1. Stock funds- As the name refers, this fund typically invests in stocks or equities. The market capitalization, size, and growth potential of the equities that make up a fund can all be used to categorize it. The phrase "value fund" refers to a method of investing that seeks out high-quality, slow-growing businesses that are undervalued by the market.
  2. Bond funds- The fixed-income group of mutual funds includes those that produce a minimum return. A mutual fund that invests in fixed-income securities, such as corporate or government bonds or other debt instruments, focuses on investments that have a fixed rate of return. The shareholders of the fund benefit from the interest income generated by the fund portfolio.
  3. Money market funds- The majority of the short-term debt instruments in the money market are Treasury bills, which are secure, risk-free investments. The principal is insured, but an investor won't get substantial earnings.
  4. Target-date funds- Target-date funds are designed to maximize returns for investors by a given date. In general, the funds are made to make profits in the early years by concentrating on riskier growth equities, then they try to hold onto those gains as the goal date gets closer by leaning towards more secure, more conservative picks.

Main differences between Hedge funds and mutual funds (in points)

  • Only a select group of authorized investors are permitted to pool their funds to purchase assets through a hedge fund, which is referred to as a portfolio investment. A professionally operated investment vehicle known as a mutual fund pools the money from several investors to buy securities.
  • The hedge funds chase for absolute returns whereas mutual funds seek for relative returns.
  • Hegde funds are aggressively managed as they have a greater risk for returns to obtain high returns, while mutual funds are less aggressively managed.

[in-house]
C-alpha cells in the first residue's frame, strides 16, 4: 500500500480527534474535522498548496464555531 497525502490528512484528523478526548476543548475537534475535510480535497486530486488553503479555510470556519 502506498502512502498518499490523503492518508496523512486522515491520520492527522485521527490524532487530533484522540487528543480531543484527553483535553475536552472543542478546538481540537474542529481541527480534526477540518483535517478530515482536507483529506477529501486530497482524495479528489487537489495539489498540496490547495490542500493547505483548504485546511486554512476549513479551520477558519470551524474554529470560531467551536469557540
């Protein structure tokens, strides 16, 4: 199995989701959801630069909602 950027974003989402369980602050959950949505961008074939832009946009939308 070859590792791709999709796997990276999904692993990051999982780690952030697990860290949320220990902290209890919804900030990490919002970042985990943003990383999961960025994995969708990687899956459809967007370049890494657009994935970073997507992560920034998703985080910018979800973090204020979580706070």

• Since mutual funds are open to everyone it can have thousands of owners, whereas hedge funds only have a few owners as they are limited to certain wealthy individuals.
  • In hedge funds mostly highly accredited investors or organizations willing to take high risks are involved. In mutual funds, retail investors invest in the funds.
  • There is no strict regulation for the hedge funds but mutual funds go through annual and semi-annual regulation by SEBI and other organizations that publish annual reports.
  •  The fraction of assets handled in mutual funds determines the management fees. In contrast to hedge funds, whose management fees are determined by the performance of the assets.
  • For mutual funds, annual reports are published and asset performance is every half year which shows its transparency, but hedge funds only report to private investors and there is no public display of the assets.


These both types of funds are a great opportunity for investors to invest according to their income levels. If you have a high-income level you can opt for hedge funds whereas, if you are a normal-income individual or a retail investor you can choose mutual funds to invest in. Both funds are well-known investment vehicles whose goal is to increase the primary sum contributed by outsiders to grow money. The speed and approaches used by these funds make a difference in the results.

Mutual funds are mainly targeted at the general public or retail investors with a fixed income level and those who are unwilling to take a high risk and want their funds to grow over time.

Hedge funds are targeted toward wealthy established clients or organizations that are willing to face high risks. These investors focus on gaining maximum profits and benefit out of their invested funds and bear the risks along with it.

In this article, we discussed the main differences between hedge and mutual funds, their basic definitions, and the different types of funds of each kind. This article gave you an overview of the usage and concept of hedge and mutual funds along with their distinctions.


  1. https://www.wallstreetmojo.com/mutual-fund-vs-hedge-fund/#diff  
  2. https://www.fool.com/investing/how-to-invest/mutual-funds/hedge-fund-vs-mutual-fund/  
  3. https://aliceblueonline.com/mutual-funds-vs-hedge-funds/  
  4. https://www.investopedia.com/terms/t/target-date_fund.asp  
  5. https://www.investopedia.com/terms/m/mutualfund.asp  
  6. https://www.bankbazaar.com/mutual-fund/types-of-mutual-funds.html
  7. https://kuvera.in/blog/all-you-need-to-know-about-differences-between-hedge-funds-etfs-and-mutual-funds/


Cite this article

Use the citation below to add this article to your bibliography:



MLA Style Citation

"Difference Between Hedge fund and Mutual fund." Diffzy.com, 2023. Tue. 26 Sep. 2023. <https://www.diffzy.com/article/difference-between-hedge-fund-and-mutual-fund>.

Edited by

Share this article